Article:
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Charles J. Ogletree        

Legal Theorist / Mentor / Activist

Charles Ogletree, the Harvard Law School Jesse Climenko Professor of Law and Vice Dean for the Clinical Programs, is a prominent legal theorist who has made an international reputation by taking a hard look at complex issues of law and by working to secure the rights guaranteed by the Constitution for everyone equally under the law. Ogletree has examined these issues not only in the classroom, on the Internet, and in the pages of prestigious law journals, but also in the everyday world of the public defender in the courtroom and in public television forums where these issues can be dramatically revealed. Ogletree’s latest academic endeavor at Harvard Law School is the newly opened the Charles Hamilton Houston Institute for Race and Justice.

Ogletree is the author of All Deliberate Speed: Reflections on the First Half-Century of Brown v. Board of Education, published in April of 2004. Ogletree was also appointed director of Harvard Law School's new Charles Hamilton Houston Institute for Race and Justice, named in honor of the visionary lawyer who spearheaded the litigation in Brown v. Board of Education. He co-authored the award-winning book, Beyond the Rodney King Story: An Investigation of Police Conduct in Minority Communities, and frequently contributes to many journals and law reviews. He has written chapters in several books, including "If You Buy the Hat, He Will Come," in Faith of Our Fathers: African American Men Reflect on Fatherhood and "The Tireless Warrior for Racial Justice," in Reason & Passion: Justice Brennan's Enduring Influence, and "Privileges and Immunities for Basketball Stars and Other Sport Heroes?" appears in Basketball Jones. In addition, Ogletree's commentaries on a broad range of timely and important issues have appeared in the New York Times, Los Angeles Times, and the Boston Globe, among many.

Ogletree also serves as the Co-Chair of the Reparations Coordinating Committee, a group of lawyers and other experts researching a lawsuit based upon a claim of reparations for descendants of African slaves, along with Randall Robinson, author of The Debt: What America Owes to Blacks.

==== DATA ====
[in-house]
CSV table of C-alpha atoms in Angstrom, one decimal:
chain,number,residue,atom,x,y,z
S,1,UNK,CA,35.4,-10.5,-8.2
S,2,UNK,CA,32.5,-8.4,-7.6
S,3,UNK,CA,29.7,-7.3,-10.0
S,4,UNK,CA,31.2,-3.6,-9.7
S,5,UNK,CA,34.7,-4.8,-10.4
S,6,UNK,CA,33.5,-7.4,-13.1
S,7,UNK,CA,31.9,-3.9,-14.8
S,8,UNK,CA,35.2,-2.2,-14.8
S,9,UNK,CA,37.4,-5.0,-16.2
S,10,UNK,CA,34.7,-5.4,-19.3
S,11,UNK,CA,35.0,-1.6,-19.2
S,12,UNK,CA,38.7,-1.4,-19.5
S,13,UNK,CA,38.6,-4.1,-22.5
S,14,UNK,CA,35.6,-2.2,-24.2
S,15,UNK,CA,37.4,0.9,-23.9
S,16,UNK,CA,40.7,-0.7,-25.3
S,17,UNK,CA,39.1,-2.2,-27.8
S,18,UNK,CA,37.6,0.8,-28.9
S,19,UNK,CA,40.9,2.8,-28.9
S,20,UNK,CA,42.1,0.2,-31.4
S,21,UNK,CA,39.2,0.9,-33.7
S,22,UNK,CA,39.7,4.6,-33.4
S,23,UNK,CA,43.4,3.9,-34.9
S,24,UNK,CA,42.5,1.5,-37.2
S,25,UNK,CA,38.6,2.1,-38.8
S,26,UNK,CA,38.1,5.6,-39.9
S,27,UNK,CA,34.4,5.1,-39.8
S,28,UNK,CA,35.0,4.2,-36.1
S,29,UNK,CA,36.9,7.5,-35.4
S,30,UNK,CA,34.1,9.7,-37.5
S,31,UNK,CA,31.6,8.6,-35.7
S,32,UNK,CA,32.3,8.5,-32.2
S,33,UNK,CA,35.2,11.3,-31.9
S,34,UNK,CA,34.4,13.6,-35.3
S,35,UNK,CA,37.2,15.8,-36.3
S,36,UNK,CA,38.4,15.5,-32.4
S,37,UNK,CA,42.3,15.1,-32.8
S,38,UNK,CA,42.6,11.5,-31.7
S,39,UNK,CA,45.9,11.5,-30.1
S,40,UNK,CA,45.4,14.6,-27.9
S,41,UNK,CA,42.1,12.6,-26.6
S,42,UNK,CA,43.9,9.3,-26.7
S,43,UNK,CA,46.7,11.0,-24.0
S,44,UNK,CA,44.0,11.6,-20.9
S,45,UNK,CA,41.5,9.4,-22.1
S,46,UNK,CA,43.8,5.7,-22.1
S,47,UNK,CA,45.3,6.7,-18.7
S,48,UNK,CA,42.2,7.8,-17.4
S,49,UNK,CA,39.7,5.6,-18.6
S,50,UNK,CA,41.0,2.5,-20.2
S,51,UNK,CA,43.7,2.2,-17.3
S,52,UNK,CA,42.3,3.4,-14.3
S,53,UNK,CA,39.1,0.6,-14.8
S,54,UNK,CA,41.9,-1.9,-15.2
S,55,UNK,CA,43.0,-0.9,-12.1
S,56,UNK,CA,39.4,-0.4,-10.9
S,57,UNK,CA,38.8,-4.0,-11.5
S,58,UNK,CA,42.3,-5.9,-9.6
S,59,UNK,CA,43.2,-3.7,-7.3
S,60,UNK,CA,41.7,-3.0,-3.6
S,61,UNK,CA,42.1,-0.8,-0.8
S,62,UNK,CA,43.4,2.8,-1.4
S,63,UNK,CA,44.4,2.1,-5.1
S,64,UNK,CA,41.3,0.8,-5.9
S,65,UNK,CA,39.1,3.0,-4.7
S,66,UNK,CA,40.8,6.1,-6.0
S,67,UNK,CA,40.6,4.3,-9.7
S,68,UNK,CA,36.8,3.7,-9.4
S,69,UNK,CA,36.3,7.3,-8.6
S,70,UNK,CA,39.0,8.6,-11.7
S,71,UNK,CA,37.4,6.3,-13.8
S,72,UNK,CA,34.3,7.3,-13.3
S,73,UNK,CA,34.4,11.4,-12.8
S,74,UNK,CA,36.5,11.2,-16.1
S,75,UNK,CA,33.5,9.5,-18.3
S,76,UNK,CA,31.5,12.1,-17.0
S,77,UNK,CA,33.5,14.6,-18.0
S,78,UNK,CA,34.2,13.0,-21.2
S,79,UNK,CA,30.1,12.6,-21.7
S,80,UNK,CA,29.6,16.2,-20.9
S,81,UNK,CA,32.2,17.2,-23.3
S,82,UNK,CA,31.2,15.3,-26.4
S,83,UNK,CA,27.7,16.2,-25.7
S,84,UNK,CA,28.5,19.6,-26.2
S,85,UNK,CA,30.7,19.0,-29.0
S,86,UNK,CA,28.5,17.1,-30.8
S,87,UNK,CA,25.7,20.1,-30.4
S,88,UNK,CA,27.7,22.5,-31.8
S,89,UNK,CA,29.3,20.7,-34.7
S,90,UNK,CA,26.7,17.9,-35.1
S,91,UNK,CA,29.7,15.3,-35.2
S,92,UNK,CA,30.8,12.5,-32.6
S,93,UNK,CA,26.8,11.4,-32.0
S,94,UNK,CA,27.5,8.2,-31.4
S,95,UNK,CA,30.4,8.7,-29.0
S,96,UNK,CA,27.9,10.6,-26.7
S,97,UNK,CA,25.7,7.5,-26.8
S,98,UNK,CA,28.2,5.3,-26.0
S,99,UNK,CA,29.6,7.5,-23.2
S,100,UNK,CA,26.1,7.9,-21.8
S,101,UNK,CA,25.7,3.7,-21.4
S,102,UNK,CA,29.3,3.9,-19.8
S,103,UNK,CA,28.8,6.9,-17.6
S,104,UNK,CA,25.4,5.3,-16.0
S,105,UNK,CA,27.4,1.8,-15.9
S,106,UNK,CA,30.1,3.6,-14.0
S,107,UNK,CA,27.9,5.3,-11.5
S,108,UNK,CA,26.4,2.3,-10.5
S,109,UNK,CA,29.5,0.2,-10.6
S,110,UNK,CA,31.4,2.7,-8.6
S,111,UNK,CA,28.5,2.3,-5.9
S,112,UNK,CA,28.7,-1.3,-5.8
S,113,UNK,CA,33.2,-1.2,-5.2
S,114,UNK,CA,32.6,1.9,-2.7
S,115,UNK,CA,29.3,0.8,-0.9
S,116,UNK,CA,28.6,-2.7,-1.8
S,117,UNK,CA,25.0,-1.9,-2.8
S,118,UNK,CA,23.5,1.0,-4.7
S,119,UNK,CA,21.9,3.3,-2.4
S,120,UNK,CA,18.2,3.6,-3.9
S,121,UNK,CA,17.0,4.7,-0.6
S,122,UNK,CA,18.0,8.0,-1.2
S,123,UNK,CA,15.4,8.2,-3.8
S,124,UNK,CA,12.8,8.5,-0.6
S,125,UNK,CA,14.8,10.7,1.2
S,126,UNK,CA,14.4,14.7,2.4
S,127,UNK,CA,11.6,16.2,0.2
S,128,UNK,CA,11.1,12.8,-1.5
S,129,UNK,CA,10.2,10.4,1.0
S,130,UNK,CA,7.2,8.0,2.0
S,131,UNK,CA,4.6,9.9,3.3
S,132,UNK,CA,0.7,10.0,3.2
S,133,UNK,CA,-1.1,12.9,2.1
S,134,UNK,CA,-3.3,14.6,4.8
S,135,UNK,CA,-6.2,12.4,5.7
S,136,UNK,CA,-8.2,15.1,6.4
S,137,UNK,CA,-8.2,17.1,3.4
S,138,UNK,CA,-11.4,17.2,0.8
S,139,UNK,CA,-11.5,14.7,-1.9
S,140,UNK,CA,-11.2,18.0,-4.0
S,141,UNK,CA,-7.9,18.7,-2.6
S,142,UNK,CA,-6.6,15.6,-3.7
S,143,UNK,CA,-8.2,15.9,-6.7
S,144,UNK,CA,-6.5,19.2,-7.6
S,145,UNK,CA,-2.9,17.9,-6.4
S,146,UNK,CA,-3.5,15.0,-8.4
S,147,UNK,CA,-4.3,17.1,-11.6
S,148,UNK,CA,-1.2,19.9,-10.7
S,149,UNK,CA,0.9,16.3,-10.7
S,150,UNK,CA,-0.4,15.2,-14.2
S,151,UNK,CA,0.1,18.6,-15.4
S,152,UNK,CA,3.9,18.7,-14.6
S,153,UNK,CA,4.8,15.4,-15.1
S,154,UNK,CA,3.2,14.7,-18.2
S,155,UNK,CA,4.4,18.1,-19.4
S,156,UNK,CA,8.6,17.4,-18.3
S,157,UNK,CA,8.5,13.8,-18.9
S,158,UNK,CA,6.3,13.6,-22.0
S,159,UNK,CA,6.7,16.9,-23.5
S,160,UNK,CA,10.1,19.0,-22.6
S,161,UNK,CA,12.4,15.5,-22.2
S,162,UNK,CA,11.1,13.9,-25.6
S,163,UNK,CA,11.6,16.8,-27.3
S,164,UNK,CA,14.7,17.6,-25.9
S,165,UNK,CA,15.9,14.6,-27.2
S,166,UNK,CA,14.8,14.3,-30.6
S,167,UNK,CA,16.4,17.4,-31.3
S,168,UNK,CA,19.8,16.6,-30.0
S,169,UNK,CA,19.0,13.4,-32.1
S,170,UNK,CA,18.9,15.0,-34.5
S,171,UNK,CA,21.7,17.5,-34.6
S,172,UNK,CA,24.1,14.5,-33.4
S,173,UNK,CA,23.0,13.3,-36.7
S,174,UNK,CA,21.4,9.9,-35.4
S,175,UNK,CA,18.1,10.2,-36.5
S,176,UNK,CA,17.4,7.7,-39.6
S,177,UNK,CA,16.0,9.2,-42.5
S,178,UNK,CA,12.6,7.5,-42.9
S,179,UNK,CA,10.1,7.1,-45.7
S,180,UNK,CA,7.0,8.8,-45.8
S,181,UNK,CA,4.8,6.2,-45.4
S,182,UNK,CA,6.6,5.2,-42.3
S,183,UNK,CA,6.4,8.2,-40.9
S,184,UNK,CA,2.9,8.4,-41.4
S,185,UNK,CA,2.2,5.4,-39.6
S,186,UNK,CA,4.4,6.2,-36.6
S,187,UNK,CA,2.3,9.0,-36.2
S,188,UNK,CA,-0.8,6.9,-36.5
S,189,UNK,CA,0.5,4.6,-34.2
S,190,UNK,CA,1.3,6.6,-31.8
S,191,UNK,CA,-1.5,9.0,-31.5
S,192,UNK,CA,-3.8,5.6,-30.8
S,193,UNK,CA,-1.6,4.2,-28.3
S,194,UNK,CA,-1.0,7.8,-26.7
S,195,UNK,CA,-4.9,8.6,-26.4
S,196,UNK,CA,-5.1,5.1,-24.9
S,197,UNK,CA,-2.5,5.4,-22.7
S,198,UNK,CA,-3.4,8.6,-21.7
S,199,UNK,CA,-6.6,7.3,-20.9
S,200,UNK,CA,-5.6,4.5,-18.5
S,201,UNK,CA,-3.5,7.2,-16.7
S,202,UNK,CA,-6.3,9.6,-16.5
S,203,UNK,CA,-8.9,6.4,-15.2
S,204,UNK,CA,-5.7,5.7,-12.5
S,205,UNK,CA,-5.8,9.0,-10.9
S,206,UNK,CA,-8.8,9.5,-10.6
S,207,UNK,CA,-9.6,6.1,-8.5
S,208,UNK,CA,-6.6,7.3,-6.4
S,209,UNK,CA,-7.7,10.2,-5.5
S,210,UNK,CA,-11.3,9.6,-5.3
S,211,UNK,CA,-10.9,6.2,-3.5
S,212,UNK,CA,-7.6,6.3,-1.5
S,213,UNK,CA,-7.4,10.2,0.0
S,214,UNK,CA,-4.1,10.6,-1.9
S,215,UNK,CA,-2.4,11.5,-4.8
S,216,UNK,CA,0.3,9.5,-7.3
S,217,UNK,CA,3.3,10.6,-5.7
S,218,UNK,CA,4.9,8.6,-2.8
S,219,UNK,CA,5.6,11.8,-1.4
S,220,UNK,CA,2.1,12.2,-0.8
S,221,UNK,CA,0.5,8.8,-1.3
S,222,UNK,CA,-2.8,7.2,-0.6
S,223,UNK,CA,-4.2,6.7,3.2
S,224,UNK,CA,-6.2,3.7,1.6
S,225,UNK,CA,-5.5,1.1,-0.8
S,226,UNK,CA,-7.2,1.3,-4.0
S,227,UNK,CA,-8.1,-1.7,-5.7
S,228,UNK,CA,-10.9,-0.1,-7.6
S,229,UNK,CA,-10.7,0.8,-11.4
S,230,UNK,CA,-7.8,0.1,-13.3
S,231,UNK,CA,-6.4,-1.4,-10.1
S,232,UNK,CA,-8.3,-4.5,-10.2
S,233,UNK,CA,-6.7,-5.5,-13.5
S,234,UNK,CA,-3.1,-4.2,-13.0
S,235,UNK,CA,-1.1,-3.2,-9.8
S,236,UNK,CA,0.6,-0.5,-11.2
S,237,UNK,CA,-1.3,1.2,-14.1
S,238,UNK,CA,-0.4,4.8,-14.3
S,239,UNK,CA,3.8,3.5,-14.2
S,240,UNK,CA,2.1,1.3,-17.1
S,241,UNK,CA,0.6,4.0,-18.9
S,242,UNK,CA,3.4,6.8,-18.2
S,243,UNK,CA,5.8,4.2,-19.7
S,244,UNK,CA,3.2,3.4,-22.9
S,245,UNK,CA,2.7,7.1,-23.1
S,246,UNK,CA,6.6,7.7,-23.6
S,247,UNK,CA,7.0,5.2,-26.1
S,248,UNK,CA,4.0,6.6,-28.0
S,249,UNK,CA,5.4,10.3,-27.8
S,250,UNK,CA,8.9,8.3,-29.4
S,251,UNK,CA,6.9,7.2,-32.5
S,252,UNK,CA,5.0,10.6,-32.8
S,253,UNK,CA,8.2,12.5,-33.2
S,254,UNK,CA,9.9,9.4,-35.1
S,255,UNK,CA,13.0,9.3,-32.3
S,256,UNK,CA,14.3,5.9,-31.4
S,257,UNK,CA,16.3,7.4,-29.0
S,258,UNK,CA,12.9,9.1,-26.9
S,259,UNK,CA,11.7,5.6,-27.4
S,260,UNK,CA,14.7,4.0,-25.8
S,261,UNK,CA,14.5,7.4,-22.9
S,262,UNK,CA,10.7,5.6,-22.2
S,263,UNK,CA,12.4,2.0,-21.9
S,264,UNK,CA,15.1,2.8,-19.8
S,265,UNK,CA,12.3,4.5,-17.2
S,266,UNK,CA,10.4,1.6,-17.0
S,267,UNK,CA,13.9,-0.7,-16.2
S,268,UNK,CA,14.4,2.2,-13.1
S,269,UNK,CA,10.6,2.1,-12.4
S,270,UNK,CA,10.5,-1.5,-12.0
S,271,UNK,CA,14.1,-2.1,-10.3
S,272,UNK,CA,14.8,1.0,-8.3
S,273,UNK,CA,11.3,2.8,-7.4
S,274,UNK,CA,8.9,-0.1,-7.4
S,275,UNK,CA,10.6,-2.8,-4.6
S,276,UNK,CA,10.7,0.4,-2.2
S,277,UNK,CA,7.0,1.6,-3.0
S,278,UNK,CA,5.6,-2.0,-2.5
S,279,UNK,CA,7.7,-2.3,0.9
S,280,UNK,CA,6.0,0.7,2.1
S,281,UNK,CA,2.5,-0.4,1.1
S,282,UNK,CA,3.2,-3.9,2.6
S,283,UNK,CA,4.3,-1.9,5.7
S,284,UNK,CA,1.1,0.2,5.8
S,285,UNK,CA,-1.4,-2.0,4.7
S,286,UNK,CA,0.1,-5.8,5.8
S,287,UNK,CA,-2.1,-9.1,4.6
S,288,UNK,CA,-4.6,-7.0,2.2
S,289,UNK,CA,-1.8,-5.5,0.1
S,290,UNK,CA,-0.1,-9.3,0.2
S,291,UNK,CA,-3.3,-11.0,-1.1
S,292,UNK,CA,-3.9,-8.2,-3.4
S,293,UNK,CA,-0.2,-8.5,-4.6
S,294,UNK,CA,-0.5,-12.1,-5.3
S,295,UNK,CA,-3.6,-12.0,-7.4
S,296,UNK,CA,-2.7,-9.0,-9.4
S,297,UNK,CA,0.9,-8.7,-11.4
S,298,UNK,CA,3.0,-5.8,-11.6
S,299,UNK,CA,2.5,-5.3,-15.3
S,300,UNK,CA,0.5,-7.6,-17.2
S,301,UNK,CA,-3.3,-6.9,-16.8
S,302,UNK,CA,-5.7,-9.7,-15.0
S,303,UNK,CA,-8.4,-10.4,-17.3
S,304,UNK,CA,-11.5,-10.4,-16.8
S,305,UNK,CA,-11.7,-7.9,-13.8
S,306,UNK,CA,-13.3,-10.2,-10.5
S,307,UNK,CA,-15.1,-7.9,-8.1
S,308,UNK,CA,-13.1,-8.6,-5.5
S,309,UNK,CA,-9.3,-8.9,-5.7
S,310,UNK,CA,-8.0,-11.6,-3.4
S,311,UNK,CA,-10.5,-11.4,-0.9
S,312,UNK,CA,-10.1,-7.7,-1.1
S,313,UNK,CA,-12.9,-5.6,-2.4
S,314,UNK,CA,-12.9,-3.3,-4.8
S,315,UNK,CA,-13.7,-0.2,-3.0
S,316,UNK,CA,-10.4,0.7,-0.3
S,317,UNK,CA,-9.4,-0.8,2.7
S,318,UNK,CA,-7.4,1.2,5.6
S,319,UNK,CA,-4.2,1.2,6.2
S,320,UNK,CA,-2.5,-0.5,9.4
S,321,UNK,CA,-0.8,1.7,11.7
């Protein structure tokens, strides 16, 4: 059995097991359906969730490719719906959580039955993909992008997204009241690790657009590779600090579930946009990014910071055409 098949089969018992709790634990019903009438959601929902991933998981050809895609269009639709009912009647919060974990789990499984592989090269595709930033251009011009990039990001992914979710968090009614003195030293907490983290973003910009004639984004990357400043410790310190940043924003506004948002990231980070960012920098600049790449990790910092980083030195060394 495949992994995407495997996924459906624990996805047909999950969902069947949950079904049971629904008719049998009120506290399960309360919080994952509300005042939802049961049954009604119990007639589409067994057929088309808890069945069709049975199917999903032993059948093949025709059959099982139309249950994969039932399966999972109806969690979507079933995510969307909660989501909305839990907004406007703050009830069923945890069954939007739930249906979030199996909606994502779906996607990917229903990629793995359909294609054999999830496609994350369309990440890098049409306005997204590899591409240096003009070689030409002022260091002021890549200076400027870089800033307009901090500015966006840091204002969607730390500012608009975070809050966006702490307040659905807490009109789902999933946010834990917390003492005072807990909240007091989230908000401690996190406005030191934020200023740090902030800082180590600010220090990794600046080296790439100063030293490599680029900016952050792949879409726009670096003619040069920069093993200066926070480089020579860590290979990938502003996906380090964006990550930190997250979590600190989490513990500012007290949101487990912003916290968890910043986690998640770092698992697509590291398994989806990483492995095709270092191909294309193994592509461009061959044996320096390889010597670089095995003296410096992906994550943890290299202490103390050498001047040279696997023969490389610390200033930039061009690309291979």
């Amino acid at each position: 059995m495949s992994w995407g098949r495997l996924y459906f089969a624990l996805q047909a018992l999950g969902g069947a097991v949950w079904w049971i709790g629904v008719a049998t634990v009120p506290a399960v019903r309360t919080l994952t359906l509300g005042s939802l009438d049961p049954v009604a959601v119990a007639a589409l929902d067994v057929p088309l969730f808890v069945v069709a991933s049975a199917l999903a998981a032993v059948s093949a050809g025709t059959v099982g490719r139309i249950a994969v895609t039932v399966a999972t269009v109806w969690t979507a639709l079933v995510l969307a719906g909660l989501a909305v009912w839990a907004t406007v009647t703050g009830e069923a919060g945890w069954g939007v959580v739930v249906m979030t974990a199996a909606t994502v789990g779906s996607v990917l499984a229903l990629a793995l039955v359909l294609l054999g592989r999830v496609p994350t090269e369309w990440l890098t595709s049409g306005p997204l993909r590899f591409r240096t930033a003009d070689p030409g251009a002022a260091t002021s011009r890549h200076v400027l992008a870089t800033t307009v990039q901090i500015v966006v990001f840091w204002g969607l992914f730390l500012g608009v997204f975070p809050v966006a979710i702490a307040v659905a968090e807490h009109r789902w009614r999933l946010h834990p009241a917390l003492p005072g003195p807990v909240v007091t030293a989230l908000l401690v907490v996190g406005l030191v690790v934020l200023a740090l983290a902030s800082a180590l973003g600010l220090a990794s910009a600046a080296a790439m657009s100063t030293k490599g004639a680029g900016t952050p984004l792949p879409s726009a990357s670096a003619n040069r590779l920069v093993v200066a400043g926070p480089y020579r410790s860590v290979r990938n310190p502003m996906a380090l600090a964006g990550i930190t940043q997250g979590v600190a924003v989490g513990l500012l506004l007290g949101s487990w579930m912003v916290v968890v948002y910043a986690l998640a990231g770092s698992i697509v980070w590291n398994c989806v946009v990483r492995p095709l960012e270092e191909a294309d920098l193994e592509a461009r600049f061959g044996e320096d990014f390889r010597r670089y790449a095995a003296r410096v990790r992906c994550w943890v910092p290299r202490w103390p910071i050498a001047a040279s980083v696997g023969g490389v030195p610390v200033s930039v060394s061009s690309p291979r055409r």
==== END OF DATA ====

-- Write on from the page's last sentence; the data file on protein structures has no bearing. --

In addition to his strong academic focus, Ogletree’s national media experience and exposure is considerable in its scope. He moderated the nationally-televised forums, State of the Black Union and Where Do We Go From Here: Chaos or Community and also as the moderator of four the seminal ten-part series, Ethics in America on PBS. Since 1990, he has moderated dozens of programs, including Hard Drugs, Hard Choices, Liberty & Limits: Whose Law, Whose Order? and Credibility in the Newsroom. He has also appeared as a guest commentator on Nightline, This Week with David Brinkley, McNeil-Lehrer News Hour, Crossfire, The Today Show, Good Morning America, Larry King Live, Cochran & Company, Burden of Proof, and Meet the Press as well as other national and local television and radio programs. He served as NBC legal commentator on the O.J. Simpson case.

In 2005, Ogletree was honored with the Dr. Martin Luther King, Jr. Legacy Award for National Service, and presented with the Morehouse College Candle in the Dark Award in Education and Law. He also received the City University of New York Public Interest Law Association Lifetime Achievement Award in Public Interest Law. In 2004, the Clio Exchange presented him with the Carter G. Woodson History Maker Living Legend Award. He received the A. Leon Higginbotham Lawyer of the Year Award from the National Bar Association Young Lawyers Division. In 2003, he was selected by Savoy Magazine as one of the 100 Most Influential Blacks in America, and by Black Enterprise Magazine, along with Thurgood Marshall, A. Leon Higginbotham, Jr., and Constance Baker Motley, as “one of the legal legends among America’s top black lawyers.” In 2002, he received the National Bar Association’s prestigious Equal Justice Award. In 2001, he joined a list of distinguished jurists, including former Supreme Court Justices Thurgood Marshall and William Brennan, and civil rights lawyers Elaine Jones and Oliver Hill, when he received the prestigious Charles Hamilton Houston Medallion of Merit from the Washington Bar Association.

Ogletree earned an MA and BA (with distinction) in Political Science from Stanford University, where he was Phi Beta Kappa. He also holds a JD from Harvard Law School where he served as Special Projects Editor of the Harvard Civil Rights - Civil Liberties Law Review.

Speech Topics

Access to Technology: The Haves & Have-Not

Racial Profiling: How Bad Is It?

Race, Racism & Discrimination in America

The Case for Reparations for Black Americans

Is America Post-Racial in the Age of Obama?

From Dr. King's Dream to President Obama's Mission: Race Matters

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The Presumption of Guilt: The Arrest of Henry Louis Gates Jr. & Race, Class & Crime in America

A conversation with Charles Ogleetree

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